• Memory allocation failures (which throw exceptions)
  • Constructor exceptions

Take a look at the cases in EASTL where try/catch is used and see what it is doing.

Type Traits

EASTL provides a facility called type_traits which is very similar to the type_traits being proposed by the C++ TR1 (see above). type_traits are useful because they tell you about properties of types at compile time. This allows you to do things such as assert that a data type is scalar or that a data type is const. The way we put them to use in EASTL is to take advantage of them to implement different pathways for functions based on types. For example, we can copy a contiguous array of scalars much faster via memcpy than we can via a for loop, though we could not safely employ the for loop for a non-trivial C++ class.

As mentioned in the GeneralOptimizations section below, EASTL should take advantage of type_traits information to the extent possible to achive maximum effiiciency.

General Optimizations

One of the primary goals of EASTL is to achieve the highest possible efficiency. In cases where EASTL functionality overlaps standard C++ STL functionality, standard STL implementations provided by compiler vendors are a benchmark upon which EASTL strives to beat. Indeed EASTL is more efficient than all other current STL implementations (with some exception in the case of some Metrowerks STL facilities). Here we list some of the things to look for when considering optimization of EASTL code These items can be considered general optimization suggestions for any code, but this particular list applies to EASTL:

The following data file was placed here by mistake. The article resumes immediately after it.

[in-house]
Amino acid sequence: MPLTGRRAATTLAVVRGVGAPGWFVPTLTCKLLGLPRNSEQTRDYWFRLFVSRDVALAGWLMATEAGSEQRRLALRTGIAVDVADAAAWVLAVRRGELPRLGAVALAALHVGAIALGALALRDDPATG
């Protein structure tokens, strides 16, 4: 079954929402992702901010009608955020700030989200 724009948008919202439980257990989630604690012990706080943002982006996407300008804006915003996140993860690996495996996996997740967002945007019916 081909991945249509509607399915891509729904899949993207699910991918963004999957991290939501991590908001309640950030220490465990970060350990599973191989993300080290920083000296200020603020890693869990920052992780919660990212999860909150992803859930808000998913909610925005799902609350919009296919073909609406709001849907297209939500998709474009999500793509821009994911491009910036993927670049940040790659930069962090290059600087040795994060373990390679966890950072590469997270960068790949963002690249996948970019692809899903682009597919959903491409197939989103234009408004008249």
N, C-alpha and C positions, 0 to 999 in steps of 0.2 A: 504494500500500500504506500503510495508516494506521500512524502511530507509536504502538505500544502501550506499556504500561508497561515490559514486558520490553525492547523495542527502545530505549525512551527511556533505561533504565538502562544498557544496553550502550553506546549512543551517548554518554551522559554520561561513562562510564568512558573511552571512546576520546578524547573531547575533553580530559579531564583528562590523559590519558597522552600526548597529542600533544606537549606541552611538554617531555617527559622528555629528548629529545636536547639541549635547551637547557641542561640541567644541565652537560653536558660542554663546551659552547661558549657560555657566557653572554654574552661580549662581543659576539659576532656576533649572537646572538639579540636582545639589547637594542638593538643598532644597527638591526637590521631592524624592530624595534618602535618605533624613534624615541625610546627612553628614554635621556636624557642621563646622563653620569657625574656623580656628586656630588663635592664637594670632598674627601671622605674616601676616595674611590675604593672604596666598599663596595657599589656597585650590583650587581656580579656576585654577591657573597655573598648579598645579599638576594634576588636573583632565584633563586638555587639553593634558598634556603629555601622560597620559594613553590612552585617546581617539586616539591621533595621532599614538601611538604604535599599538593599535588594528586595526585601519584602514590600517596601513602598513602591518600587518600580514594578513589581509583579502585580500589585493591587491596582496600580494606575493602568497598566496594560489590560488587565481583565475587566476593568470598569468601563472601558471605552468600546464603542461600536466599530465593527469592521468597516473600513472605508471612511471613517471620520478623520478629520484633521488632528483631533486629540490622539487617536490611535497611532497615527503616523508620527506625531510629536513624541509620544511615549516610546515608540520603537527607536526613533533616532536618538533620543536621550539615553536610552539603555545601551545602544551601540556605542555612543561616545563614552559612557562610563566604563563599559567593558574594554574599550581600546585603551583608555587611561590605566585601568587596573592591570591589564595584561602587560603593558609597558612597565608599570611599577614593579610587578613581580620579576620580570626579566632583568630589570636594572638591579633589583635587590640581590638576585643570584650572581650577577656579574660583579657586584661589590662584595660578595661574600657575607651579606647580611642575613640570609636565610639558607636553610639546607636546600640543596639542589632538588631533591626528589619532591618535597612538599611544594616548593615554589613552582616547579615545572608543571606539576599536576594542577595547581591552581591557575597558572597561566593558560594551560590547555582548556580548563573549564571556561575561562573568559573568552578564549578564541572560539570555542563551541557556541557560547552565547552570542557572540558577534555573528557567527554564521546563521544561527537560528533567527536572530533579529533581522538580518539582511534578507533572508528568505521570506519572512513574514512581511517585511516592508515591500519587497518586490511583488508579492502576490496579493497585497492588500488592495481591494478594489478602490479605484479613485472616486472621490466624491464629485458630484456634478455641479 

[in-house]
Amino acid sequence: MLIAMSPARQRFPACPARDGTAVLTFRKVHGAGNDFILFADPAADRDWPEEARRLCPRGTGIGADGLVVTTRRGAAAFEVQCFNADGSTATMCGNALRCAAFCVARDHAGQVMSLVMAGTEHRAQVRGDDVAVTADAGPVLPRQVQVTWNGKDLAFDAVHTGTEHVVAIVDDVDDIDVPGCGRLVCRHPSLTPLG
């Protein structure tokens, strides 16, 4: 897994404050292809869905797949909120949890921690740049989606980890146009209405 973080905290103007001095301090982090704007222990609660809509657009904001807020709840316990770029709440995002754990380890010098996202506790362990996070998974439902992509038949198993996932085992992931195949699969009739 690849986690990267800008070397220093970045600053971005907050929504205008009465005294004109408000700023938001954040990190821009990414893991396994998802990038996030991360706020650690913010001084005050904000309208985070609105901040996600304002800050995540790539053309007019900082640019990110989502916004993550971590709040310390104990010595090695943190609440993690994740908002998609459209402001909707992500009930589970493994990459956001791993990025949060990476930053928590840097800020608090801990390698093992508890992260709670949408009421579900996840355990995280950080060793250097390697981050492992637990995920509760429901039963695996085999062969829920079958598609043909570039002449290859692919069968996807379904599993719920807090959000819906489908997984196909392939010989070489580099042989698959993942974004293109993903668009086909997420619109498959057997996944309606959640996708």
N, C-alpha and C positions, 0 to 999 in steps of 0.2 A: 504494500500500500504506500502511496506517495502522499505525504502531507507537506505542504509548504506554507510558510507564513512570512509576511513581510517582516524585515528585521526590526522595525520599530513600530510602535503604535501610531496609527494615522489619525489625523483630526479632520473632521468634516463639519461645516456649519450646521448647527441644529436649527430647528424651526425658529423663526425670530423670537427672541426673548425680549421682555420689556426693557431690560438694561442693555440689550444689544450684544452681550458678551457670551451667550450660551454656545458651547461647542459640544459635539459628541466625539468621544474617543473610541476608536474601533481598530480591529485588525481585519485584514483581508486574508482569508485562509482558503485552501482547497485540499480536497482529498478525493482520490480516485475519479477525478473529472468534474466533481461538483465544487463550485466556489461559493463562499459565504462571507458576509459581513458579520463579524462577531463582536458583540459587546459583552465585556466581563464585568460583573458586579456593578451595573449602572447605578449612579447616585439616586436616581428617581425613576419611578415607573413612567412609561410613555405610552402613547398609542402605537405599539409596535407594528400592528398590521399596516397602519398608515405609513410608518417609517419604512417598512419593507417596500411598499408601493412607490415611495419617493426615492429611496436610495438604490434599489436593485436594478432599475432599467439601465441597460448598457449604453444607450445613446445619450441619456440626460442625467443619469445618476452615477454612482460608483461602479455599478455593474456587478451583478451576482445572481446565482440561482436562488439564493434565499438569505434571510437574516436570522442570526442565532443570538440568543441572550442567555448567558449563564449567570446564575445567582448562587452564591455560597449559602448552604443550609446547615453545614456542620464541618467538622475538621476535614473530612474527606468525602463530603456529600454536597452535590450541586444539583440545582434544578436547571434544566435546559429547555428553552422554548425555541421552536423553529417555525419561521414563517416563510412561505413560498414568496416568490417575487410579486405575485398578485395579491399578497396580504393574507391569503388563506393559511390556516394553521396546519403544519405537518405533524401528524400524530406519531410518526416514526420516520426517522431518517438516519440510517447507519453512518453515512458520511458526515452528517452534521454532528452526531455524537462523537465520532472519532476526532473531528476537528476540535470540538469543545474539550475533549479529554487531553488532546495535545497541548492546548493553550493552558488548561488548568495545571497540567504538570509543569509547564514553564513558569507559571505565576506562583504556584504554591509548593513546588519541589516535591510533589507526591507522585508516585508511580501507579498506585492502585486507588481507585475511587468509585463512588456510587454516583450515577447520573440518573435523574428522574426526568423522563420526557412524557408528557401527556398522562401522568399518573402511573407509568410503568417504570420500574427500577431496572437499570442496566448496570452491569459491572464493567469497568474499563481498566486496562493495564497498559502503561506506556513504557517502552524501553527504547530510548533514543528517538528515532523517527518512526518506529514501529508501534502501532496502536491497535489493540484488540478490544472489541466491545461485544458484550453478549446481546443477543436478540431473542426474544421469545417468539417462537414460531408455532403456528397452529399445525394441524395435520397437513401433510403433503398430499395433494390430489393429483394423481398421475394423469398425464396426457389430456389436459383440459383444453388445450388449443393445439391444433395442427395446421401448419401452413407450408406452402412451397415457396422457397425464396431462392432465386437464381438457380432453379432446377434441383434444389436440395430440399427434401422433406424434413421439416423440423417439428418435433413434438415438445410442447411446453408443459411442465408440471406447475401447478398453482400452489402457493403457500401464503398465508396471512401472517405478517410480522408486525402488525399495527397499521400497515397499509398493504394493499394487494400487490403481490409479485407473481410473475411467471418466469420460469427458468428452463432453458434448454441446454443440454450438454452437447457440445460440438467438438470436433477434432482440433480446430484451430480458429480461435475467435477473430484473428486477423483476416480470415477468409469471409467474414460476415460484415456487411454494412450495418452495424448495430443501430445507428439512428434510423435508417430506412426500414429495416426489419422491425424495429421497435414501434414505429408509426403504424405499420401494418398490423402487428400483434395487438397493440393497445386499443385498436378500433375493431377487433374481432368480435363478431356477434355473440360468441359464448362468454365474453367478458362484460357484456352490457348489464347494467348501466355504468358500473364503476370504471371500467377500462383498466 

• Take advantage of type_traits to the extent possible (e.g. to use memcpy to move data instead of a for loop when possible).
  • Take advantage of iterator types to the extent possible.
  • Take advantage of the compiler's expectation that if statements are expected to evaluate as true and for loop conditions are expected to evaluate as false.
  • Make inline-friendly code. This often means avoiding temporaries to the extent possible.